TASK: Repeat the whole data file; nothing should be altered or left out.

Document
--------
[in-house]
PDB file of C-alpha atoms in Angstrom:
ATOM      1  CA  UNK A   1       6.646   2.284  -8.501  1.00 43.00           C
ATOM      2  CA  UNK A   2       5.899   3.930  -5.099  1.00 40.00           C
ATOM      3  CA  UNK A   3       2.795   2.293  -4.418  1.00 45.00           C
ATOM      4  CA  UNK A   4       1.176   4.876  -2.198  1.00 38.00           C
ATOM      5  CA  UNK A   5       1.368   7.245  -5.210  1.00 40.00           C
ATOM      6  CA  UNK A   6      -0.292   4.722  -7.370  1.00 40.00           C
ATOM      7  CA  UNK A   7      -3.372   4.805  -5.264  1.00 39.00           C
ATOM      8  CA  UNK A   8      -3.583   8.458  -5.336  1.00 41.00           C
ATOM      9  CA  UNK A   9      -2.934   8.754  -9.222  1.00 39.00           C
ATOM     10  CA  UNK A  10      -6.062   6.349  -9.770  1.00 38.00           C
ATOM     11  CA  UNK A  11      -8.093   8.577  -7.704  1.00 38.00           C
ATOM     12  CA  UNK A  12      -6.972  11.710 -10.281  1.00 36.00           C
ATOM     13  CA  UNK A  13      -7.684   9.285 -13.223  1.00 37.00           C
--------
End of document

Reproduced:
[in-house]
PDB file of C-alpha atoms in Angstrom:
ATOM      1  CA  UNK A   1       6.646   2.284  -8.501  1.00 43.00           C
ATOM      2  CA  UNK A   2       5.899   3.930  -5.099  1.00 40.00           C
ATOM      3  CA  UNK A   3       2.795   2.293  -4.418  1.00 45.00           C
ATOM      4  CA  UNK A   4       1.176   4.876  -2.198  1.00 38.00           C
ATOM      5  CA  UNK A   5       1.368   7.245  -5.210  1.00 40.00           C
ATOM      6  CA  UNK A   6      -0.292   4.722  -7.370  1.00 40.00           C
ATOM      7  CA  UNK A   7      -3.372   4.805  -5.264  1.00 39.00           C
ATOM      8  CA  UNK A   8      -3.583   8.458  -5.336  1.00 41.00           C
ATOM      9  CA  UNK A   9      -2.934   8.754  -9.222  1.00 39.00           C
ATOM     10  CA  UNK A  10      -6.062   6.349  -9.770  1.00 38.00           C
ATOM     11  CA  UNK A  11      -8.093   8.577  -7.704  1.00 38.00           C
ATOM     12  CA  UNK A  12      -6.972  11.710 -10.281  1.00 36.00           C
ATOM     13  CA  UNK A  13      -7.684   9.285 -13.223  1.00 37.00           C